On this day, 3rd July 1767, Pitcairn Island was sighted by the crew of the British sloop HMS Swallow, commanded by Captain Philip Carteret. The island was named after Midshipman Robert Pitcairn, a fifteen-year-old crew member who was the first to sight the island.
The Pitcairn Islands, form a group of four volcanic islands in the southern Pacific Ocean that form the last British Overseas Territory in the Pacific. The four islands – Pitcairn, Henderson, Ducie, and Oeno – are spread over several hundred miles of ocean and have a total land area of about 47 square kilometres. Only Pitcairn, the second-largest island that measures about 3.6 kilometres from east to west, is inhabited.
Pitcairn is inhabited mostly by descendants of the Bounty mutineers and the Tahitians (or Polynesians) who accompanied them. This history is still apparent in the surnames of many of the islanders. With only about 56 inhabitants, originating from four main families, Pitcairn is the least populous national jurisdiction in the world. (Wikipedia)
The earliest known settlers of the Pitcairn Islands were Polynesians who appear to have lived on Pitcairn and Henderson, as well as nearby Mangareva Island 400 kilometres (250 mi) to the northwest, for several centuries. They traded goods and formed social ties among the three islands despite the long canoe voyages between them, helping the small populations on each island survive despite having limited resources. Eventually, important natural resources were exhausted, inter-island trade broke down and a period of civil war began on Mangareva, causing the small human populations on Henderson and Pitcairn to be cut off and eventually become extinct.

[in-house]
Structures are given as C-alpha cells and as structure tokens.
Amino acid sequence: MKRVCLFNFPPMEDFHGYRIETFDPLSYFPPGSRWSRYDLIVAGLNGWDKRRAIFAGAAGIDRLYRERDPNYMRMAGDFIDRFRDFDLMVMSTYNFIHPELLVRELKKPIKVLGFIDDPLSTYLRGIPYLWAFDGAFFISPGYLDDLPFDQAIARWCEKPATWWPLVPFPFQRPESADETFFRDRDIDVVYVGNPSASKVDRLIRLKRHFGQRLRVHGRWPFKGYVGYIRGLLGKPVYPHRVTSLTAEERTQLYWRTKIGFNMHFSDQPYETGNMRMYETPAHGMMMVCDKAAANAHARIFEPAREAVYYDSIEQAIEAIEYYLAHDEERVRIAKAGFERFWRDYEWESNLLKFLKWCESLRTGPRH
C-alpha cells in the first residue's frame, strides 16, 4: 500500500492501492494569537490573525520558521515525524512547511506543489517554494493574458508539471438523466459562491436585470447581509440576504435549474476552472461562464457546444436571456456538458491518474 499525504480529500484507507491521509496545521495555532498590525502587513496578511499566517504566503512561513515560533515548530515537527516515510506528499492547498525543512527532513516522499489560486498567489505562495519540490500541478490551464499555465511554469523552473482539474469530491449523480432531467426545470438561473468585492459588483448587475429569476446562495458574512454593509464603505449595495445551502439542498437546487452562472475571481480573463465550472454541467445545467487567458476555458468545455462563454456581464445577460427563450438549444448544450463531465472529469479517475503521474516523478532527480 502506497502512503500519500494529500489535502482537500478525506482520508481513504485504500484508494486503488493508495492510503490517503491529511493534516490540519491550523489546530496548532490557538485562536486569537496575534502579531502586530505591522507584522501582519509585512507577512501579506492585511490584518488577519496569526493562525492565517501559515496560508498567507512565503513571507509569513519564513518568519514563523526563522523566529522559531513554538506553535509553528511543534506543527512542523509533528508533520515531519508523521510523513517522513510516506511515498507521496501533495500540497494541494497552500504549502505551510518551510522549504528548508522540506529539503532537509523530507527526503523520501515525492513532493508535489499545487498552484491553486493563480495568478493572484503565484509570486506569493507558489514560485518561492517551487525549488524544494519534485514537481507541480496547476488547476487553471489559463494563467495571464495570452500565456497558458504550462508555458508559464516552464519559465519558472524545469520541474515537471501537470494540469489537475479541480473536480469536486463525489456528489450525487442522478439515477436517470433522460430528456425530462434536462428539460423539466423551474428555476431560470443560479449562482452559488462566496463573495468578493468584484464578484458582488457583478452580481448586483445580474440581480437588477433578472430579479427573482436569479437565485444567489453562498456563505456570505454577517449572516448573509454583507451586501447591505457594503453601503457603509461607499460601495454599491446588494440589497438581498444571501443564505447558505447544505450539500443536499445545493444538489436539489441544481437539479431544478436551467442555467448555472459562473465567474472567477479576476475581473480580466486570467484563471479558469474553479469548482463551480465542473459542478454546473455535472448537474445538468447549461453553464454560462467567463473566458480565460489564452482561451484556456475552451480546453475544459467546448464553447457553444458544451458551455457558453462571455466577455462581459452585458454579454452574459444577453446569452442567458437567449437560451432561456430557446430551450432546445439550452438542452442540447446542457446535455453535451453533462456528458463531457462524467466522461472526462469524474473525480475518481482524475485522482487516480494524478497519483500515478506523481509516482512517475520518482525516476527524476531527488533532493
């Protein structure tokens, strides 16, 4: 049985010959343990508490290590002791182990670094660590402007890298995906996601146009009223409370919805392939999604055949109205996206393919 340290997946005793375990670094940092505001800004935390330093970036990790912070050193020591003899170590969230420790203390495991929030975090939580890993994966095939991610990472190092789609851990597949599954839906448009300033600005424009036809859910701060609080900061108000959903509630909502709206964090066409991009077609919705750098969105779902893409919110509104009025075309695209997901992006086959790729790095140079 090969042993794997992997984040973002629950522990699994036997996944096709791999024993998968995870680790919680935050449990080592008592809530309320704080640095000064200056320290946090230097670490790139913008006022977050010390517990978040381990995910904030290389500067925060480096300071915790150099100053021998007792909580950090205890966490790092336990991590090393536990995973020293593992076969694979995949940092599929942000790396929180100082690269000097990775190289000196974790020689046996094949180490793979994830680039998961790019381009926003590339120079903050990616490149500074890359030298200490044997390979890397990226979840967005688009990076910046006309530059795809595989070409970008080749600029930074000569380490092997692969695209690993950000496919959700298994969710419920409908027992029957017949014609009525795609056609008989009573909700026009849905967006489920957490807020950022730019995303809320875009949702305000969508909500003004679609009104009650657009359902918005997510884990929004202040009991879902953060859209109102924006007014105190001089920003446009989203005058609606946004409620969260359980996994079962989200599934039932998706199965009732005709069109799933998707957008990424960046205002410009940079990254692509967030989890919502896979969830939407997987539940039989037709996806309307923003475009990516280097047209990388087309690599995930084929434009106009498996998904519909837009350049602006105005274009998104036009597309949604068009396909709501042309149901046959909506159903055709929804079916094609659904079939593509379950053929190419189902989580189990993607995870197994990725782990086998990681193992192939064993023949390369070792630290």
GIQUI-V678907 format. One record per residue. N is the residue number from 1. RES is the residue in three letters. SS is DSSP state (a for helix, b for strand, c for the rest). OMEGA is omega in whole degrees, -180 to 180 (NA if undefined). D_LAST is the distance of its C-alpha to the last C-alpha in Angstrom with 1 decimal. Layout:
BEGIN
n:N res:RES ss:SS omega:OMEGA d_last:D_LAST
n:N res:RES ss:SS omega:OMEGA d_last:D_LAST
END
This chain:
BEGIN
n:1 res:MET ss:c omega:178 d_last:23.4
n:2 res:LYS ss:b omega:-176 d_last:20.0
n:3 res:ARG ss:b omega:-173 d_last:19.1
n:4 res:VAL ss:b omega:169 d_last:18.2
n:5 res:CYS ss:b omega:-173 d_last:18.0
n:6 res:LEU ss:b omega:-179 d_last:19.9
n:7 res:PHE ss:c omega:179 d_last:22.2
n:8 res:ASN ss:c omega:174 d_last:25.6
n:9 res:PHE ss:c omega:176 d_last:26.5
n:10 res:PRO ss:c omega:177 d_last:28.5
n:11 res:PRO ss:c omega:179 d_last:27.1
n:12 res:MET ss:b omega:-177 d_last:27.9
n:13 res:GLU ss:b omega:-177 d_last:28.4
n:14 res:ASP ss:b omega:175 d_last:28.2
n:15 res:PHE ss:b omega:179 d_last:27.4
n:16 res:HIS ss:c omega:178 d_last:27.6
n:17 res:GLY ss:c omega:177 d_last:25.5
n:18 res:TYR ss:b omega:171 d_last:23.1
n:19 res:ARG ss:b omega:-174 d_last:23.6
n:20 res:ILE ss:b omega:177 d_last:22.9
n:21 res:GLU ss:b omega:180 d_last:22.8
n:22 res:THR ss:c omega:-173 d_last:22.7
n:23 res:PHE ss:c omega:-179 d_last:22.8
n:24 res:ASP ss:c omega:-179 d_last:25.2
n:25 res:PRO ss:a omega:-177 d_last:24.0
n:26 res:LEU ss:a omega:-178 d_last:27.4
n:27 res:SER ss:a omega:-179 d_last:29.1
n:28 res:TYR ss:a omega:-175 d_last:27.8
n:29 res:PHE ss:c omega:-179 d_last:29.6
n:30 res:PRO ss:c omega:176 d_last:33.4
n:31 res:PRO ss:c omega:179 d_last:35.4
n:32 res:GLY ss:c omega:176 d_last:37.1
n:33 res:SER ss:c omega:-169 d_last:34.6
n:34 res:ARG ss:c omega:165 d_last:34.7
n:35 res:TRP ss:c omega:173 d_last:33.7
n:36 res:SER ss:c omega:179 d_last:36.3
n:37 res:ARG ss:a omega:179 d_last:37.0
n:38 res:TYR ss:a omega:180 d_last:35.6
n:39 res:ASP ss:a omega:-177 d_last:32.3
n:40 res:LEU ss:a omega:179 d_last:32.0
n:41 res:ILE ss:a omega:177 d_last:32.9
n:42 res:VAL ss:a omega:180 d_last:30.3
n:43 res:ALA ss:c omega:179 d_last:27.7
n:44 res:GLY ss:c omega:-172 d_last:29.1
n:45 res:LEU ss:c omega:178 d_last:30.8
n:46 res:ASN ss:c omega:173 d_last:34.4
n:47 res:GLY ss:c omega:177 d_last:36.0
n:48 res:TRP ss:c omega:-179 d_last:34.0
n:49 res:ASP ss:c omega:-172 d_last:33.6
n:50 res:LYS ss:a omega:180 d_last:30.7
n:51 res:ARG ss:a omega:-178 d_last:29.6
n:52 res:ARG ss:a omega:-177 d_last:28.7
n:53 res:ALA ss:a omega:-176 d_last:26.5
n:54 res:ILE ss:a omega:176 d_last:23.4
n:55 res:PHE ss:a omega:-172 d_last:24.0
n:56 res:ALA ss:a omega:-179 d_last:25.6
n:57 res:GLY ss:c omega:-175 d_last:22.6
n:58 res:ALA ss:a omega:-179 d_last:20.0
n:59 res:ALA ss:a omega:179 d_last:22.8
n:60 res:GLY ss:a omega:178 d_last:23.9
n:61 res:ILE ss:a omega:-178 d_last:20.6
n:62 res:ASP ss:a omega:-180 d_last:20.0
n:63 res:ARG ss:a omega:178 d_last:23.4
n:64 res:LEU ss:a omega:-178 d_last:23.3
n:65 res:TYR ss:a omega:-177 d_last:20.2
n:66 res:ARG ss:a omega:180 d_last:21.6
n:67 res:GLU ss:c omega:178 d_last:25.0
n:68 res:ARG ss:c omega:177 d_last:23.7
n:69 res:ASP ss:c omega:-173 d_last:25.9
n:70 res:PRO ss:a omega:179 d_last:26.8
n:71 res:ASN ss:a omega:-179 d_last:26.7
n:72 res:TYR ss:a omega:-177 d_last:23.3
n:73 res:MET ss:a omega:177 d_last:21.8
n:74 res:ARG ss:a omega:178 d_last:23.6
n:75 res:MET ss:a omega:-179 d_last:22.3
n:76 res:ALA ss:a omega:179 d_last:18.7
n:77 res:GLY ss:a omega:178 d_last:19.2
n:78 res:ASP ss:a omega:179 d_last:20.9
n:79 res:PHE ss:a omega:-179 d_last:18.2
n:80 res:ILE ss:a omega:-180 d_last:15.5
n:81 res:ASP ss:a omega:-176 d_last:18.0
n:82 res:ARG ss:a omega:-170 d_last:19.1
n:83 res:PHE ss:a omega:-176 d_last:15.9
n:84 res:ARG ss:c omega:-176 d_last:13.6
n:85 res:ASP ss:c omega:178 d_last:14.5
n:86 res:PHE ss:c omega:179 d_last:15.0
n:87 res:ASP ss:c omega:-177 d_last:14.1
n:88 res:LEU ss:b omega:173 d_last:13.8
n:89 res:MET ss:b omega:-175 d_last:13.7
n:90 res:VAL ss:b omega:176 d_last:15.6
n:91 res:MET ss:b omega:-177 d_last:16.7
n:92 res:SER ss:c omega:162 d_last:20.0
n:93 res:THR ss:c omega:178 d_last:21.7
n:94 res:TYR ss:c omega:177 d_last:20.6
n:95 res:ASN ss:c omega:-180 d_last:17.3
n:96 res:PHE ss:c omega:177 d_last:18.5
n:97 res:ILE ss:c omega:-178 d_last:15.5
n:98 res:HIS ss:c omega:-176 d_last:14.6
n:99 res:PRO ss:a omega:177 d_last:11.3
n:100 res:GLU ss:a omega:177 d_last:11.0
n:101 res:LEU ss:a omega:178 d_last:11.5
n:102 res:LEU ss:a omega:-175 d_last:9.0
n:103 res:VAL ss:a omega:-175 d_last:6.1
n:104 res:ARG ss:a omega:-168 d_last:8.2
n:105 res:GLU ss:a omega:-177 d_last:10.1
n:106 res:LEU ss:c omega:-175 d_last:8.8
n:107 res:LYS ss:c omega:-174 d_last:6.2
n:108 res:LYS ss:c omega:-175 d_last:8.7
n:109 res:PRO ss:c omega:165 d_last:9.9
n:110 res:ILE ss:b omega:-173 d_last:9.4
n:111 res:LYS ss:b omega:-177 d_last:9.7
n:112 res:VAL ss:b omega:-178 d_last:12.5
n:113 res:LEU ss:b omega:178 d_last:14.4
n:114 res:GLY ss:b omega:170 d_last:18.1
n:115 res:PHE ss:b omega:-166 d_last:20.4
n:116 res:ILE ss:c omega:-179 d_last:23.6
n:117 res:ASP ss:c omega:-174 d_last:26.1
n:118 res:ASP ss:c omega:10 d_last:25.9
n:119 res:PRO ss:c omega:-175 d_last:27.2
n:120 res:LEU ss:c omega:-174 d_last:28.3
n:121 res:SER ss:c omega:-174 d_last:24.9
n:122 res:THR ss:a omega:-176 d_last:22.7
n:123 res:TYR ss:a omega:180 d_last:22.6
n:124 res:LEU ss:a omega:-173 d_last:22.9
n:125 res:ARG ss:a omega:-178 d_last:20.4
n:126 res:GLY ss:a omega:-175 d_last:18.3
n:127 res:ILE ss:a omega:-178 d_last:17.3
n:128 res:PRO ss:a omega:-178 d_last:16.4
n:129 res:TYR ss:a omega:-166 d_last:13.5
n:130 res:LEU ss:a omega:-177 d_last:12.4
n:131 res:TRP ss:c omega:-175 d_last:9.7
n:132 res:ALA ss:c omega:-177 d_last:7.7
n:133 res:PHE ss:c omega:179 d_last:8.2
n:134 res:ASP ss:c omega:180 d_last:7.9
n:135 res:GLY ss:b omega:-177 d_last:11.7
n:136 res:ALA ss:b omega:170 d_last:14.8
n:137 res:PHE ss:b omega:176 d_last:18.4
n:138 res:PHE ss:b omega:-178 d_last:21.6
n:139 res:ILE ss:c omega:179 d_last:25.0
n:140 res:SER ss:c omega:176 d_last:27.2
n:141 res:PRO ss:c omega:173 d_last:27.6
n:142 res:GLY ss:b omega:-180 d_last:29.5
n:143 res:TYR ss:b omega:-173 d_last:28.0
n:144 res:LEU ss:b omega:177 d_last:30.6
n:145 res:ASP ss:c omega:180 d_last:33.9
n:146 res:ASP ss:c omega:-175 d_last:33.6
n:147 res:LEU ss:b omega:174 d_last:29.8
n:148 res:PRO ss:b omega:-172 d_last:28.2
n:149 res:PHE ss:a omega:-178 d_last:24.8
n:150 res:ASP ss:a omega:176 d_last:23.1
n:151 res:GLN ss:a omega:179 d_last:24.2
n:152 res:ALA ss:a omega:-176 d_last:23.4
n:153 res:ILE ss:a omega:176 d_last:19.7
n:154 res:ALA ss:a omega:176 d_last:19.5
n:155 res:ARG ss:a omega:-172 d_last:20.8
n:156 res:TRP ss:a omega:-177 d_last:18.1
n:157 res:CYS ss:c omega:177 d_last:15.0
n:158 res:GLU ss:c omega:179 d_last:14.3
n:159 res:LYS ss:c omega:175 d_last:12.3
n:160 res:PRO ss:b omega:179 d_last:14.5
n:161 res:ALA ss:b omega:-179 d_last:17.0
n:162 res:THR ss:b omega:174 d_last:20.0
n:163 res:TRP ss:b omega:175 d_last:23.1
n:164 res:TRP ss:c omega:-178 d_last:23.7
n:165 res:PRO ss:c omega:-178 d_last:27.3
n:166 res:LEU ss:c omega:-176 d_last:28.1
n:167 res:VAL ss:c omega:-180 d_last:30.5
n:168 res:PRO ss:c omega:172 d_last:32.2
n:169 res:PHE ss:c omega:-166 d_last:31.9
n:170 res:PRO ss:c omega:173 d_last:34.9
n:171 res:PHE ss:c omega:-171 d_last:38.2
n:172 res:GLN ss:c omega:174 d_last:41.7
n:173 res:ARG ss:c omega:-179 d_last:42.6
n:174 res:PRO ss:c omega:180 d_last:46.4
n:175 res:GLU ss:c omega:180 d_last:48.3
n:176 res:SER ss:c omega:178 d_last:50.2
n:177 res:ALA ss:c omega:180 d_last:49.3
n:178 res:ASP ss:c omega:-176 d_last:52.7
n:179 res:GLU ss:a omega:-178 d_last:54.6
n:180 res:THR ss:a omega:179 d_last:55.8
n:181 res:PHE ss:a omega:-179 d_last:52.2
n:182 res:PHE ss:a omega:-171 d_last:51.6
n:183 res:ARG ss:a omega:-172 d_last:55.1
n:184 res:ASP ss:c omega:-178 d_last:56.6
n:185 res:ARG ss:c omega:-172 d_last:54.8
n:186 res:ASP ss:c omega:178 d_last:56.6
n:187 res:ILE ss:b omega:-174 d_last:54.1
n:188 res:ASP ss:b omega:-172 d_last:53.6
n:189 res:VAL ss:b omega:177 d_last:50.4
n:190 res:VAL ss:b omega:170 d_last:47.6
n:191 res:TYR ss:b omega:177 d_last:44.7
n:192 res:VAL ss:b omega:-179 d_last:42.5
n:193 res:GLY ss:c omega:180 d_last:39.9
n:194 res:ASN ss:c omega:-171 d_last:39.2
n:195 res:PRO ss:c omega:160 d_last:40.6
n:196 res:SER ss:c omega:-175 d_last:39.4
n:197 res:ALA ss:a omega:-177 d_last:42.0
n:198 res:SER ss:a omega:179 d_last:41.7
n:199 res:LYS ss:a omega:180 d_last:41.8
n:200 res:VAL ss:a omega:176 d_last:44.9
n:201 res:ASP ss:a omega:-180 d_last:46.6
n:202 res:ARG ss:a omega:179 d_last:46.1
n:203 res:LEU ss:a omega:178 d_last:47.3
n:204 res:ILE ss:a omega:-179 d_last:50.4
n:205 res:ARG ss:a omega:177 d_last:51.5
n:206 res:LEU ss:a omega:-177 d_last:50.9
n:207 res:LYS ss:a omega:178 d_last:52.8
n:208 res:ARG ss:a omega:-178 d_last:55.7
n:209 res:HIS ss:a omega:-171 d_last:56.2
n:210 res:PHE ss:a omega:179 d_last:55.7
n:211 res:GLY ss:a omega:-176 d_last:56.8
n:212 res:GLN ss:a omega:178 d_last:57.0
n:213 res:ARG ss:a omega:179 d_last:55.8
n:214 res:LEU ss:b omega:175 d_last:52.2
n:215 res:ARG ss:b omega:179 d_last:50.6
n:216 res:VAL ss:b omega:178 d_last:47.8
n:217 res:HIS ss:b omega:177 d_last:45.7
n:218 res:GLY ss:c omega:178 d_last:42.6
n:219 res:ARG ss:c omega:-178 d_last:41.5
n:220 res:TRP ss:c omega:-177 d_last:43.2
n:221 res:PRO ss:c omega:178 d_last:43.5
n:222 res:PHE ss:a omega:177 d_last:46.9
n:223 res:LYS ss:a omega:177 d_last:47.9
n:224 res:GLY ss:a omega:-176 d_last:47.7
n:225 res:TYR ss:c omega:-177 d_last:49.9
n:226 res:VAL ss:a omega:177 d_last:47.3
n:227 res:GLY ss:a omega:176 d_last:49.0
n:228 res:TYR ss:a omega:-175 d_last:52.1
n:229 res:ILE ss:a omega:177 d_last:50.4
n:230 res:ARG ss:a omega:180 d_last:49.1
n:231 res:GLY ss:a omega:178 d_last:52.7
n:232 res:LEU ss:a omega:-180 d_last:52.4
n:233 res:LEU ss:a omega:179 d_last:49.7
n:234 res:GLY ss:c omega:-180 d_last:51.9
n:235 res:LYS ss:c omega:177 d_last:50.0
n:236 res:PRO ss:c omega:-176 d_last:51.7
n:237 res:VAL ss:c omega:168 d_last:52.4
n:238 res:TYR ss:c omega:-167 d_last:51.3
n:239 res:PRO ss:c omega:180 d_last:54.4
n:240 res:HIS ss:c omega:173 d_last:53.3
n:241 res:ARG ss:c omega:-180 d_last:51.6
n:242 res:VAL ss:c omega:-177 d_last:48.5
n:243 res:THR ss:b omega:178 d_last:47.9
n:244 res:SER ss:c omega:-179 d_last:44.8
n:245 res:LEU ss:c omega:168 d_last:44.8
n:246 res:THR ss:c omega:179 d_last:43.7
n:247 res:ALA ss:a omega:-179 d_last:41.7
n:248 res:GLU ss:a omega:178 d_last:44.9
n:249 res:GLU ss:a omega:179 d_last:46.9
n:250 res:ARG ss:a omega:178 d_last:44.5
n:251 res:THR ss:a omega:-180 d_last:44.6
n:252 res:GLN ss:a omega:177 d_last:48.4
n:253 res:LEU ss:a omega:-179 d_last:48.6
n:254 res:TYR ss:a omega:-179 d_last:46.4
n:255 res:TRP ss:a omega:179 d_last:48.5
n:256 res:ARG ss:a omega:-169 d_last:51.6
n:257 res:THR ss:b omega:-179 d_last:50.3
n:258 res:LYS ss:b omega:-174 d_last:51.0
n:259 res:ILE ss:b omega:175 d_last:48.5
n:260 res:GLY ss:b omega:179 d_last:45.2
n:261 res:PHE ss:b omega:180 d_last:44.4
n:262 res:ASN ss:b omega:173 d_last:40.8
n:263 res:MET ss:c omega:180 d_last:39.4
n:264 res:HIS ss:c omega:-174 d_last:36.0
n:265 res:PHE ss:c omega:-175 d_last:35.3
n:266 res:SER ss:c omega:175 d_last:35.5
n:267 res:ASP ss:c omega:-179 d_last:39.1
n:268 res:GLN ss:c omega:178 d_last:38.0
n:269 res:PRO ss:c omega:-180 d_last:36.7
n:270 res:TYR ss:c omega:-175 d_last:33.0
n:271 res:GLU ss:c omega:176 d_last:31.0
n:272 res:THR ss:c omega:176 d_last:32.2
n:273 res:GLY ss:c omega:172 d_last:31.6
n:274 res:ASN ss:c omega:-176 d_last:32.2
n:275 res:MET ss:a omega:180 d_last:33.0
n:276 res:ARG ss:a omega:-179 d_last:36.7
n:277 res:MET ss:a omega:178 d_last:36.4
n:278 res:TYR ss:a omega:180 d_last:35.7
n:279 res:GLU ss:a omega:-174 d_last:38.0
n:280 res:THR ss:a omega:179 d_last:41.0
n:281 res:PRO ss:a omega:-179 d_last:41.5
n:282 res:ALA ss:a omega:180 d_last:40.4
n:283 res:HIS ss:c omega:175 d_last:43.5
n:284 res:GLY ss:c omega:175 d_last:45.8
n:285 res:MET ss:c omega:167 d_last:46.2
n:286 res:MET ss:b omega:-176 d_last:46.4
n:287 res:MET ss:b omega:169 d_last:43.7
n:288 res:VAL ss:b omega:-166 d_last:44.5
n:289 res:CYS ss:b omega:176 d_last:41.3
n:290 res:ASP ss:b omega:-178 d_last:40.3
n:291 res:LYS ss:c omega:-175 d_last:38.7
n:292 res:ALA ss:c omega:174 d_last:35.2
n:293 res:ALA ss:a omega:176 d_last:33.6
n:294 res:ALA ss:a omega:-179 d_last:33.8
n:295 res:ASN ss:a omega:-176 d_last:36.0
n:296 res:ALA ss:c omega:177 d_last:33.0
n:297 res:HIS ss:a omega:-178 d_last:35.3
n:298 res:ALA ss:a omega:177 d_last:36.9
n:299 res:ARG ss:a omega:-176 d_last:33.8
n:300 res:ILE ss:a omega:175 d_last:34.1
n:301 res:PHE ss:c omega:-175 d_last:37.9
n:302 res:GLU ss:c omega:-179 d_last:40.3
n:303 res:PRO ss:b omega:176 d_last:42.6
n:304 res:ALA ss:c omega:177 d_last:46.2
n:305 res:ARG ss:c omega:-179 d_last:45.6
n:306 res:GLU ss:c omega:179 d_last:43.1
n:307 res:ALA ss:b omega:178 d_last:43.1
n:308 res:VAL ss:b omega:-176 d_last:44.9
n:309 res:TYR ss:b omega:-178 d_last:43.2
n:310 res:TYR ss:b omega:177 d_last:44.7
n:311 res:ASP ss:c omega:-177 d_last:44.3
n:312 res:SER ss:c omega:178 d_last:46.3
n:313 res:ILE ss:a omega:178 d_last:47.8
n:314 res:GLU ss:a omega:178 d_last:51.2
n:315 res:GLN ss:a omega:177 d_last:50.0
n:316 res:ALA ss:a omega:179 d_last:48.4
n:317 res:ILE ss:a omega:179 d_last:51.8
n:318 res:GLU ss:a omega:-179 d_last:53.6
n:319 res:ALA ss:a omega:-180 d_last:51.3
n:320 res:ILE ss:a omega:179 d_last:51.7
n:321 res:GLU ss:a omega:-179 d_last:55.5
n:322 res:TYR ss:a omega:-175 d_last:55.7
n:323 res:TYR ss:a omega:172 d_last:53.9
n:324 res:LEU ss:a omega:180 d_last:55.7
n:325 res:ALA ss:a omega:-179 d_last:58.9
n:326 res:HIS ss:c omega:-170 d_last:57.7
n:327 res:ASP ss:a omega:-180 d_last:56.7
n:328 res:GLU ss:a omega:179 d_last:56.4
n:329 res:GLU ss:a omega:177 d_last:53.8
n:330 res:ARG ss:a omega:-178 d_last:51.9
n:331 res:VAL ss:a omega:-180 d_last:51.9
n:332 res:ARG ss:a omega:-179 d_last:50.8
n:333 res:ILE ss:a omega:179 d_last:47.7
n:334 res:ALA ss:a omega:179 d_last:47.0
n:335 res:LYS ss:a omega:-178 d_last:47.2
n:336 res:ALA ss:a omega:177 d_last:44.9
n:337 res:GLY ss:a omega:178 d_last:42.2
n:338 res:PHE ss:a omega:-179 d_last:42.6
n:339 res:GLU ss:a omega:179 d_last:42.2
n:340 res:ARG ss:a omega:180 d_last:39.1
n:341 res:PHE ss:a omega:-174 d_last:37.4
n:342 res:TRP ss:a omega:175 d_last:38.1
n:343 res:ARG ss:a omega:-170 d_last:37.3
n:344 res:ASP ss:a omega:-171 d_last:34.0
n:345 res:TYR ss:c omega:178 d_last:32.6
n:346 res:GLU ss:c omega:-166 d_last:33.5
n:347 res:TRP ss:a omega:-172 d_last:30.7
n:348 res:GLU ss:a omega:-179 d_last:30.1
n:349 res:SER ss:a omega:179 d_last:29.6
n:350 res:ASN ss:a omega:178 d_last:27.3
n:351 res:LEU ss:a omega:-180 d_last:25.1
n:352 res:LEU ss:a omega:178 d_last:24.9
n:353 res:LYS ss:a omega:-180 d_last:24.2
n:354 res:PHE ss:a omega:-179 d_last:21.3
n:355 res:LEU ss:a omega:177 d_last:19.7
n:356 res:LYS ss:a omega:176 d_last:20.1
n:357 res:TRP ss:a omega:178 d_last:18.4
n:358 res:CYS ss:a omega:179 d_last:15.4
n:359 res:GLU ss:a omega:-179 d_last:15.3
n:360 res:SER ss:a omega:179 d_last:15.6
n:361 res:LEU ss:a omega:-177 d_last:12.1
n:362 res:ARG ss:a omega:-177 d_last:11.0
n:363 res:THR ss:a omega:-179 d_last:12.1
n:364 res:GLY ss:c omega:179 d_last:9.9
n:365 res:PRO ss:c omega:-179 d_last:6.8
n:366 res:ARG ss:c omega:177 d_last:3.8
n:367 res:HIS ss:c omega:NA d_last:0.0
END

Although archaeologists believe that Polynesians were living on Pitcairn as late as the 15th century, the islands were uninhabited when they were rediscovered by Europeans
Illustrations from the State Library of New South Wales
Drawings of Pitcairn Island, 1848 / Conway Shipley
One of the world’s biggest colonies of penguins is at risk from a
volcano that has erupted on their small sub-Antarctic island in a
British overseas territory.
British scientists fear that Mt Curry’s eruption could have a serious
impact on the 1.2m chinstrap penguins and nearly 200,000 macaroni
penguins based on Zavodovski, one of the South Sandwich islands.
“They can’t escape. We don’t really know how bad things are on the
island, it may be that they’re fine, it may be that they’re not. But
there is a concern,” said Mike Dunn, seabird ecologist at BAS. “Had they
not been moulting at the time, there would be no issue at all, because
the penguins would simply swim off.”
The chinstrap penguins on the island are currently moulting, which means
they are not waterproof and cannot go into the water to escape the ash.
Photograph: British Antarctic Survey